9th July 2014, 09:05 AM #22
Isn't this the point of striking? Hurt as many people as possible. It's why airline workers strike on Bank Holidays.
Originally Posted by matt40k
4 Thanks to laserblazer:
Garacesh (9th July 2014), notalot (10th July 2014), sparkeh (9th July 2014), WithoutMotive (9th July 2014)
9th July 2014, 09:21 AM #23
I'll be striking, not because I personally am particularly bothered by the only 1% payrise because I'm not in the position where this is a major issue to me. I can survive without the increase. However, when you see how much some people are paid and still they only get a 1% rise I think it is a little bit disgraceful that staff in schools can be near the minimum wage for the amount of work they put in.
Any government with half a brain cell would offer a sliding scale of payrises, with the lower end getting maybe 2-2.5% and then only 1% for people who earn more, then maybe even nothing for the higher end. Essentially bunching up salaries I know but in reality it is irrelevant. I also believe if lowly paid staff are willing to lose a days wage when they really need the money because of how they feel they are treated then others should support them if they are in the same Union, afterall that is what a union is meant for.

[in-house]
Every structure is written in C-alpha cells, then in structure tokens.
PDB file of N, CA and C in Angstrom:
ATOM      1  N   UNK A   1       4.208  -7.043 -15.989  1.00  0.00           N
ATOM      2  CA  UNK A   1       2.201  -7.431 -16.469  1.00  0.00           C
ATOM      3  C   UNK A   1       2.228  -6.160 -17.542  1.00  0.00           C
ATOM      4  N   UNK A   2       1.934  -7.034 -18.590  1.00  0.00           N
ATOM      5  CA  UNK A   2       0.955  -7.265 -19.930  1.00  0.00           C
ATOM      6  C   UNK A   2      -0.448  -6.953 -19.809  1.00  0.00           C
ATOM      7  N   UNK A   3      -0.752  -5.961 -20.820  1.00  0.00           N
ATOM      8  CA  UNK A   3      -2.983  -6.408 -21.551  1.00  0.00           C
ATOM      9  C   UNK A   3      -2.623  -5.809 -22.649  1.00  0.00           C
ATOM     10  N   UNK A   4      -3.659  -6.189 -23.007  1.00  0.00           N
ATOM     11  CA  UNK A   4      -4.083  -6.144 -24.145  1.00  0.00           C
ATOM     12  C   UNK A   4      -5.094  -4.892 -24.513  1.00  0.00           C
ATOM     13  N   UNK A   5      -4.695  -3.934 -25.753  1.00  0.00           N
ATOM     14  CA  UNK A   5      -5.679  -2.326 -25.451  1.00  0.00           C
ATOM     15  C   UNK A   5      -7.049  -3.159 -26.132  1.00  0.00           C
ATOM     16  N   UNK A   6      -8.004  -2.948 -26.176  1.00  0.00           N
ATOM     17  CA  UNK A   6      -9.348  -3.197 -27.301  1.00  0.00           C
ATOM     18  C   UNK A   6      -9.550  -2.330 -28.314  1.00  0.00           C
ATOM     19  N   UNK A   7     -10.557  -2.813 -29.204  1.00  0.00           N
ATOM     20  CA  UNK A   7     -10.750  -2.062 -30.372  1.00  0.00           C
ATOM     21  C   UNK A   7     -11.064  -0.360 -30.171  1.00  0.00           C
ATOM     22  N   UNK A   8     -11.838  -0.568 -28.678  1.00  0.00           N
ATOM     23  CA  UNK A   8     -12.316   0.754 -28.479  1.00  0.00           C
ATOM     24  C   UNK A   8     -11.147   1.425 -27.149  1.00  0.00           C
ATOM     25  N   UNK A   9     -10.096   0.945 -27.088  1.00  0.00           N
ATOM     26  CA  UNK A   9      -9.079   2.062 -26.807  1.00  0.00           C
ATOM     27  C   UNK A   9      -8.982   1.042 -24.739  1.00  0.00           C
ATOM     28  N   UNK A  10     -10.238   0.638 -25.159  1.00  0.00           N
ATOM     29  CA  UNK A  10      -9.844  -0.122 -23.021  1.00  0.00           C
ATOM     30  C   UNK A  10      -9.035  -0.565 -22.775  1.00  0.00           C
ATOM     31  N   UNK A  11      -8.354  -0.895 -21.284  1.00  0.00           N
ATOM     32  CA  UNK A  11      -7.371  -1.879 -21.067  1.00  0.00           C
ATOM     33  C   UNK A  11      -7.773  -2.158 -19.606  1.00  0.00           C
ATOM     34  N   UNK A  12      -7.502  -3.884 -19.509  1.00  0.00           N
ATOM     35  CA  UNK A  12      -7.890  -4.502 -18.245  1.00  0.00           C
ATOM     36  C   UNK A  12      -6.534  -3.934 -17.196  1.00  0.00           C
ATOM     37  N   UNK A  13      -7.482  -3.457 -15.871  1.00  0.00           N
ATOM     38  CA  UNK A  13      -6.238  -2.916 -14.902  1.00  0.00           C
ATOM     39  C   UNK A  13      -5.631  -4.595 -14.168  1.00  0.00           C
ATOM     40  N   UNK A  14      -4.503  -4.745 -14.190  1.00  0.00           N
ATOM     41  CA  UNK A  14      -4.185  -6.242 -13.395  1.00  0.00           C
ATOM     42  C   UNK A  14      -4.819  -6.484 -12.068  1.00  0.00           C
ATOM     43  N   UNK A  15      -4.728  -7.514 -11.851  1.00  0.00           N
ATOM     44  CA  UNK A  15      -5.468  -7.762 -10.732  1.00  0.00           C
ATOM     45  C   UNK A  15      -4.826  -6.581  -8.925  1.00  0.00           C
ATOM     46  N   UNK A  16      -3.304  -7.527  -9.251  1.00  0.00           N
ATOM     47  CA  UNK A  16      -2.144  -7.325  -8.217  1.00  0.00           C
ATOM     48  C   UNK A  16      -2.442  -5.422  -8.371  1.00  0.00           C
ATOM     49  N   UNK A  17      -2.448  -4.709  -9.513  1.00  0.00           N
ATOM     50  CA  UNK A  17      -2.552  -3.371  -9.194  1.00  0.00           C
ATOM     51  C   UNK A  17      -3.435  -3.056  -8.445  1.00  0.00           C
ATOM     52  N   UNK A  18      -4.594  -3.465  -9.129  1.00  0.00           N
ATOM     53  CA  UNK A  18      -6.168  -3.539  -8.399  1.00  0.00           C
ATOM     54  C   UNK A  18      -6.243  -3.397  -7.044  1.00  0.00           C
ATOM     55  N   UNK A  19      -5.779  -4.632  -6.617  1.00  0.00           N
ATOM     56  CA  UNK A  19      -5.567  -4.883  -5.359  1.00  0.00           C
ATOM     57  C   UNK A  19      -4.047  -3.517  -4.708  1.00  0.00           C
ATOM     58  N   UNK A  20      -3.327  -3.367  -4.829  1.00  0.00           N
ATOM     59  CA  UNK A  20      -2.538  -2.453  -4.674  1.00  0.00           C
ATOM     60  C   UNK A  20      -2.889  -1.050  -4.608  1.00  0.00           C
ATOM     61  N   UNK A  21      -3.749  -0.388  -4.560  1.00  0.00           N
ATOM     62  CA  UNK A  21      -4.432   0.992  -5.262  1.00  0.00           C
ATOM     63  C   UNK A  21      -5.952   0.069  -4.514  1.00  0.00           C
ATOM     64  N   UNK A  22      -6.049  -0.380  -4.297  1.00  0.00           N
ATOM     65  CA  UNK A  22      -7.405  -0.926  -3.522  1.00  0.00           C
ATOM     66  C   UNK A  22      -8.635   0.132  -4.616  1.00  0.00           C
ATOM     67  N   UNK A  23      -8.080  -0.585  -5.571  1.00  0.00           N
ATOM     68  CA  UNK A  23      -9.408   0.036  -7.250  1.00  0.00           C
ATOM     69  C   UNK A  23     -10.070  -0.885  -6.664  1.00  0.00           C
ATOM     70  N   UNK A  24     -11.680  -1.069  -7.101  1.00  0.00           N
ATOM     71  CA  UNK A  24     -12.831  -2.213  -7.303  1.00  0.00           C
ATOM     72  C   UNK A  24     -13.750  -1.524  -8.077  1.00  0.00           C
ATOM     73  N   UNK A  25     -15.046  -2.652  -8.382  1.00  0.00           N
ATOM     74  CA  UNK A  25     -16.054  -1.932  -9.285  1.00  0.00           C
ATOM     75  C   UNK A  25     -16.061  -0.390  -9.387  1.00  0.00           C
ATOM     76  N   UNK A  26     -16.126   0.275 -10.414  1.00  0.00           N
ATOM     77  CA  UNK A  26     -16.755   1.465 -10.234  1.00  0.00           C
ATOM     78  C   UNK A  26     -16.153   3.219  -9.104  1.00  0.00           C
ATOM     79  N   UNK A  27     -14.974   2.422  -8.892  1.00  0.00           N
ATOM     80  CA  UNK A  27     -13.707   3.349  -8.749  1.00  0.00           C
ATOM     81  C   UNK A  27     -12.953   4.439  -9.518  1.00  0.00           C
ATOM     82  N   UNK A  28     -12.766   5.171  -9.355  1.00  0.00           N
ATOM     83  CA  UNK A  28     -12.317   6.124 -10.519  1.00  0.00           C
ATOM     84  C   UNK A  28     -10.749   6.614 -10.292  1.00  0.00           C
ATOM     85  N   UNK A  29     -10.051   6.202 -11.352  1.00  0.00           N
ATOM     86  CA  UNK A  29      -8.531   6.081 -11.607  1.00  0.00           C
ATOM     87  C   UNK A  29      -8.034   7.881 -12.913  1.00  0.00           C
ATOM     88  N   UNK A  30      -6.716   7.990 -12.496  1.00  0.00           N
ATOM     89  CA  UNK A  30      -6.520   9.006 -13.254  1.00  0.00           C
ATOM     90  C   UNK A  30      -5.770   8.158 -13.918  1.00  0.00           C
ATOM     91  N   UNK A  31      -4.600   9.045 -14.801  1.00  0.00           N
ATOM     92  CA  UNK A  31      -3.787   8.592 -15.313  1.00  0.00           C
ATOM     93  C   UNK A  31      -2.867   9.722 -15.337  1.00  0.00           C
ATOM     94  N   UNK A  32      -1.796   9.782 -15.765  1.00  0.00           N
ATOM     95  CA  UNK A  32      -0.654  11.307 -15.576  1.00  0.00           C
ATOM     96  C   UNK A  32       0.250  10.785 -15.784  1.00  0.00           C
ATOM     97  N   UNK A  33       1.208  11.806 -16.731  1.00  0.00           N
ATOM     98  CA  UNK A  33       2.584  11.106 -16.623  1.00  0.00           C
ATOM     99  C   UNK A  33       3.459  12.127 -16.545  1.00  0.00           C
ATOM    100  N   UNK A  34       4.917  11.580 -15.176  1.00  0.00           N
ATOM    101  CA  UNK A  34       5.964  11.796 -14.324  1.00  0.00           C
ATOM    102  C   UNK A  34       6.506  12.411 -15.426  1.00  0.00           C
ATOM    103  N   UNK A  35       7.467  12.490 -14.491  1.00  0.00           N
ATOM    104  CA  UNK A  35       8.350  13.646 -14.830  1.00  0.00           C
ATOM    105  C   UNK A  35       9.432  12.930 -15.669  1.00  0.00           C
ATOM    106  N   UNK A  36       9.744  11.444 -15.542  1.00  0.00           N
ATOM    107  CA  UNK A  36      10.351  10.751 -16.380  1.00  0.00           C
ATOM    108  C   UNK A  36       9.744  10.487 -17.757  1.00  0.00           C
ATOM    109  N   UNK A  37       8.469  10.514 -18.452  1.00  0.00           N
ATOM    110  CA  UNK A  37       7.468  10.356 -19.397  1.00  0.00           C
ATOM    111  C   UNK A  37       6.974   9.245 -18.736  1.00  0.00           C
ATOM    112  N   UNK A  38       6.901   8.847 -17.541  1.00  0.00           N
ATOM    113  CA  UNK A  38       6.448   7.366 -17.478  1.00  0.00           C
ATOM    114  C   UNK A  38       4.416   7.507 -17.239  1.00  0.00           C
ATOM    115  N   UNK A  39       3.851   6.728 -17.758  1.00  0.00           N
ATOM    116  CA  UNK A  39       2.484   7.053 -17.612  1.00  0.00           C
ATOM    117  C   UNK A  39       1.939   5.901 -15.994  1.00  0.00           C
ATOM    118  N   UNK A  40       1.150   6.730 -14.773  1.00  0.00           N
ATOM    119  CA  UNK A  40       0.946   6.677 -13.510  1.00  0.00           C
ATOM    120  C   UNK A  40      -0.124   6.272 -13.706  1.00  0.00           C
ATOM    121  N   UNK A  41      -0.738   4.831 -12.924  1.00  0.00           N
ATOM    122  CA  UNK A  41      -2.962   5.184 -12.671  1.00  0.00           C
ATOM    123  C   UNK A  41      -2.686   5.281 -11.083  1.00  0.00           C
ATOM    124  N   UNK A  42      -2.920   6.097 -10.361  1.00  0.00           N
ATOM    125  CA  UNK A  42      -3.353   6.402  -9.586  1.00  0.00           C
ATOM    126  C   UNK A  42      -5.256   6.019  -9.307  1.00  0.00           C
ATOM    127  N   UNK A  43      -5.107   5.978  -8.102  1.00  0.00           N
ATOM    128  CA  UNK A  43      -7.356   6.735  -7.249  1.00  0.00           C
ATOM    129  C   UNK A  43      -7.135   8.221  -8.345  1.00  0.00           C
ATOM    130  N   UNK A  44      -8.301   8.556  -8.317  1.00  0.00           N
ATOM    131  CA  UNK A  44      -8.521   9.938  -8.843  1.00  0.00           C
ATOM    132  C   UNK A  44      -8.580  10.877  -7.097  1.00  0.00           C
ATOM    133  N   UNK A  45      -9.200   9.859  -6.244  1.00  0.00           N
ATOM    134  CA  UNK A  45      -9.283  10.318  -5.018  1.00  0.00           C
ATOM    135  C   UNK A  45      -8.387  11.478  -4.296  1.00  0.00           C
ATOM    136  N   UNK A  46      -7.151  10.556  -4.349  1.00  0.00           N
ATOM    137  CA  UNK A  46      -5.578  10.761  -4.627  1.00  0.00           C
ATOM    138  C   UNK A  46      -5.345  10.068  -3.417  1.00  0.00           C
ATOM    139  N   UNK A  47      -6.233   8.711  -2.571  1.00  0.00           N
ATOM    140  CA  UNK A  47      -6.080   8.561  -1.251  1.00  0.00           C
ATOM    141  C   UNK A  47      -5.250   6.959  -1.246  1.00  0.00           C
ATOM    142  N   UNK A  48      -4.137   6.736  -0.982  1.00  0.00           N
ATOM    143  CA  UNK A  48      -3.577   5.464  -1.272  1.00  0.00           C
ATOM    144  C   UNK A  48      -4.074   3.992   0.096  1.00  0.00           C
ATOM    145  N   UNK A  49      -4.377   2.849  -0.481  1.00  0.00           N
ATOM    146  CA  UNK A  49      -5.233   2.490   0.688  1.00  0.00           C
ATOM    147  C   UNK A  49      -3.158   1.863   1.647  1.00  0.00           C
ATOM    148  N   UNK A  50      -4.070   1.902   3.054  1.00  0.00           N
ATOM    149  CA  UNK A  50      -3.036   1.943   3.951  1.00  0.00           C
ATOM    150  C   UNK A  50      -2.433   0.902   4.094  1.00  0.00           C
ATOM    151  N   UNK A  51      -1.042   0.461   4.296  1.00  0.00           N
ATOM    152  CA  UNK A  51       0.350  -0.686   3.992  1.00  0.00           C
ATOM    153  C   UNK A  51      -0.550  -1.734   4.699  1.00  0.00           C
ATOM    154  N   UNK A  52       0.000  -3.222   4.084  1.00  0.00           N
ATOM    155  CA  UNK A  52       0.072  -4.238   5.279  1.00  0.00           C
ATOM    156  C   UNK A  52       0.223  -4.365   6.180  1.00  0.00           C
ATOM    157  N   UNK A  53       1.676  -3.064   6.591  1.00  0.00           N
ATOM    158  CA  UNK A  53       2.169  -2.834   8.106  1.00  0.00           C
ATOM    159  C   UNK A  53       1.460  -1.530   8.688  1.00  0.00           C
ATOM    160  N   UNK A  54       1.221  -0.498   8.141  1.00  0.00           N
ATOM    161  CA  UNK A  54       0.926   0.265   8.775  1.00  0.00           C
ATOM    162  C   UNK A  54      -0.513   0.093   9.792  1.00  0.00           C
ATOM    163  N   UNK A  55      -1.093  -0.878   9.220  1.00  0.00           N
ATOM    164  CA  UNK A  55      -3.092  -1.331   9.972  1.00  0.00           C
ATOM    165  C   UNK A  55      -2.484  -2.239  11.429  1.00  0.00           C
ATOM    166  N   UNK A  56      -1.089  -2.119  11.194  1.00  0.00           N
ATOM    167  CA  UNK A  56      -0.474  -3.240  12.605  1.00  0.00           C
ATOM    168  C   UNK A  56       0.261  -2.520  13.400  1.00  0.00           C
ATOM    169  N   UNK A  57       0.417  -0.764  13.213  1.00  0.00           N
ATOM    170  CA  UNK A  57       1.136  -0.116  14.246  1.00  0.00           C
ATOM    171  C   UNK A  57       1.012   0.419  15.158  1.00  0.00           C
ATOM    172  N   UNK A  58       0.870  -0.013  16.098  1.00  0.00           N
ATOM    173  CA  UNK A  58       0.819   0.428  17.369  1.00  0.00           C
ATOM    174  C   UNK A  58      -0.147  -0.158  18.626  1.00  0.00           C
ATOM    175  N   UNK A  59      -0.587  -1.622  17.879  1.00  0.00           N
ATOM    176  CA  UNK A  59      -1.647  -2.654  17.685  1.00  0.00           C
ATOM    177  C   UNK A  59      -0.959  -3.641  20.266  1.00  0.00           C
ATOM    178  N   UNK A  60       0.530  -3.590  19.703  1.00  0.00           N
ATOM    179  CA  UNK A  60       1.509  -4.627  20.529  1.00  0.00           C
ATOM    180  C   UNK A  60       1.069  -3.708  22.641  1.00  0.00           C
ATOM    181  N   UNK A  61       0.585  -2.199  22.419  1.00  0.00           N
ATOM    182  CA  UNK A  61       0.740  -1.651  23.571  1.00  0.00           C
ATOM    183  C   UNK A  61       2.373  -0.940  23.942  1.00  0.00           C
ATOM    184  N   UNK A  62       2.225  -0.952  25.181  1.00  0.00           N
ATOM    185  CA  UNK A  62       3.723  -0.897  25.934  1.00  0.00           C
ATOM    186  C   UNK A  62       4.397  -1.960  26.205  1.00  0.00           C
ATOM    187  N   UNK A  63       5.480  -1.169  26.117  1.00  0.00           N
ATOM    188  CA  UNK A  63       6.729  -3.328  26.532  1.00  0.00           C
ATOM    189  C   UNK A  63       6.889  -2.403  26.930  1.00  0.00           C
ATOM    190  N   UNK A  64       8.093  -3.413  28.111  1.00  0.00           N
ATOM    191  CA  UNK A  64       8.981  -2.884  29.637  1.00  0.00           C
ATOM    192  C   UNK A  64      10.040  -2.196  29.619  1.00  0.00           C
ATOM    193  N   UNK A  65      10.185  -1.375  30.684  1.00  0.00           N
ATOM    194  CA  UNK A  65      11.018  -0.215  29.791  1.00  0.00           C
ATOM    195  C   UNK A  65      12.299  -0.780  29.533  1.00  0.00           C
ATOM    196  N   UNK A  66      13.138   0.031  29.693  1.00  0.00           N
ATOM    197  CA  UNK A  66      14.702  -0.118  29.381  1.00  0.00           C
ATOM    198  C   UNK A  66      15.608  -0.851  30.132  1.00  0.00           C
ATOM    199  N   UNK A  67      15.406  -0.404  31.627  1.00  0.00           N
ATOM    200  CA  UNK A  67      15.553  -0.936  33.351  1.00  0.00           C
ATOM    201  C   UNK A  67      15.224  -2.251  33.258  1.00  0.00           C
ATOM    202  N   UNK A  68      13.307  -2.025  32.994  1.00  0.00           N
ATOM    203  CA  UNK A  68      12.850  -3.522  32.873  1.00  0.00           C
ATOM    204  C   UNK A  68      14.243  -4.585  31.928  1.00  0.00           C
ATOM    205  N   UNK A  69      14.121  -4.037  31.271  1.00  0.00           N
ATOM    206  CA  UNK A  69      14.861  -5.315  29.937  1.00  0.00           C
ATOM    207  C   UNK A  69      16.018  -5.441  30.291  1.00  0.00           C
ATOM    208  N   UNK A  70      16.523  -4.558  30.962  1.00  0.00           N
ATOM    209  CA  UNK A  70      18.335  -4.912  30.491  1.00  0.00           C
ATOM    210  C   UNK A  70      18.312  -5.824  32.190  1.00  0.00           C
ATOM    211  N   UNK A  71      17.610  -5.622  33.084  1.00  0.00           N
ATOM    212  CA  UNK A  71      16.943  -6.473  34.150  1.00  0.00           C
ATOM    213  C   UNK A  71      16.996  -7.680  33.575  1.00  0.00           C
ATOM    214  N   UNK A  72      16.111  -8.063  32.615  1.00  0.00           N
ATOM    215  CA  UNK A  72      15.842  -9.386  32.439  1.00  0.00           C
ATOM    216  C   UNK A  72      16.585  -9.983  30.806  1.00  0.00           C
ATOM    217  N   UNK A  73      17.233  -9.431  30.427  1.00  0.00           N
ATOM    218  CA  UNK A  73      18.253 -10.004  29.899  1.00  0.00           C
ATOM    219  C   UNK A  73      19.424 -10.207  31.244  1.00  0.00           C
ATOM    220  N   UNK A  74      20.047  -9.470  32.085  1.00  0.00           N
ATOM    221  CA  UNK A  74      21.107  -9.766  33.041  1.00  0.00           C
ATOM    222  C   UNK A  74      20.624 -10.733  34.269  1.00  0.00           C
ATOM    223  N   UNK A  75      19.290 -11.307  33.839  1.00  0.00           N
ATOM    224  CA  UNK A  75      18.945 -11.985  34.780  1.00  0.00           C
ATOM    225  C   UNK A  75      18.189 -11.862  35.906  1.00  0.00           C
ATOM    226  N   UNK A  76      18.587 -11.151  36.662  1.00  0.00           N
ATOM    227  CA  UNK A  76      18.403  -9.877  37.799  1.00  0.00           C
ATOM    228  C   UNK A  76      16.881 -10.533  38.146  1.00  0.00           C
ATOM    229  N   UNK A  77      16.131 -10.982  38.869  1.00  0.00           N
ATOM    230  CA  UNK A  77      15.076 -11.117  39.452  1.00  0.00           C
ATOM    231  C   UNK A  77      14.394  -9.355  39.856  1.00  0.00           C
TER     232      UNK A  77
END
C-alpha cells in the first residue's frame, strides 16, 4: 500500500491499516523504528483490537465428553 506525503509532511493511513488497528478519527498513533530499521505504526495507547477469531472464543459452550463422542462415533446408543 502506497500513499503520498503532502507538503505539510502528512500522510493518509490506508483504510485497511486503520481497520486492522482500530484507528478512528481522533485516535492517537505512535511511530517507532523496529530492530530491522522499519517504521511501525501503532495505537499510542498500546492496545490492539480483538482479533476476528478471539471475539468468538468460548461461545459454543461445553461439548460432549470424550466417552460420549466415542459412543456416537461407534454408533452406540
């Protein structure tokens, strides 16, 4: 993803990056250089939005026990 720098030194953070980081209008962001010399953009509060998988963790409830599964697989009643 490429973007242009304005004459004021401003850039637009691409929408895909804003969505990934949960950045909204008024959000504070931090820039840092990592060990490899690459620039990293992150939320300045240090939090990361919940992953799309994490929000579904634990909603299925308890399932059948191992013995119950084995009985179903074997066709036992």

I also don't like the idea of what is happying in the NHS where the 1% payrise is only being given to those already at the top of the scale, not if you move up the scale, and doesn't count towards the employers pension contributions and only lasts for a limited time. Basically it is a pay off. The prospect fo this being widespread is a scary thought!
4 Thanks to Achandler:
Earthling (9th July 2014), notalot (10th July 2014), sparkeh (9th July 2014), WithoutMotive (9th July 2014)
9th July 2014, 09:25 AM #24
I personally don't think a days strike is going to make any difference! When I was a TA in another school, there were 2 strike days which I still went in for, nothing noticeably changed after those days either.
Talking to my Dad about it, when he used to work for the GPO, fixing teleprinters (Pre-BT!), he went on strike for almost 2 months! Luckily for him the union paid him an average salary - and as he had done a ton of overtime in the few months before the strike he was being paid more than he would if he worked! I can't remember if they achieved the outcome they wanted however.
9th July 2014, 09:34 AM #25
I am happy for people to strike but I do think that the union need a bit of a higher proportion of members agreeing to strike before it can happen. Not 50% as has been mooted in some government circles because after all we have a government that was voted in by a lot less than 50% of the population!
9th July 2014, 09:35 AM #26
maybe match the % required to strike to % voted for the government.
Originally Posted by witch
9th July 2014, 09:39 AM #27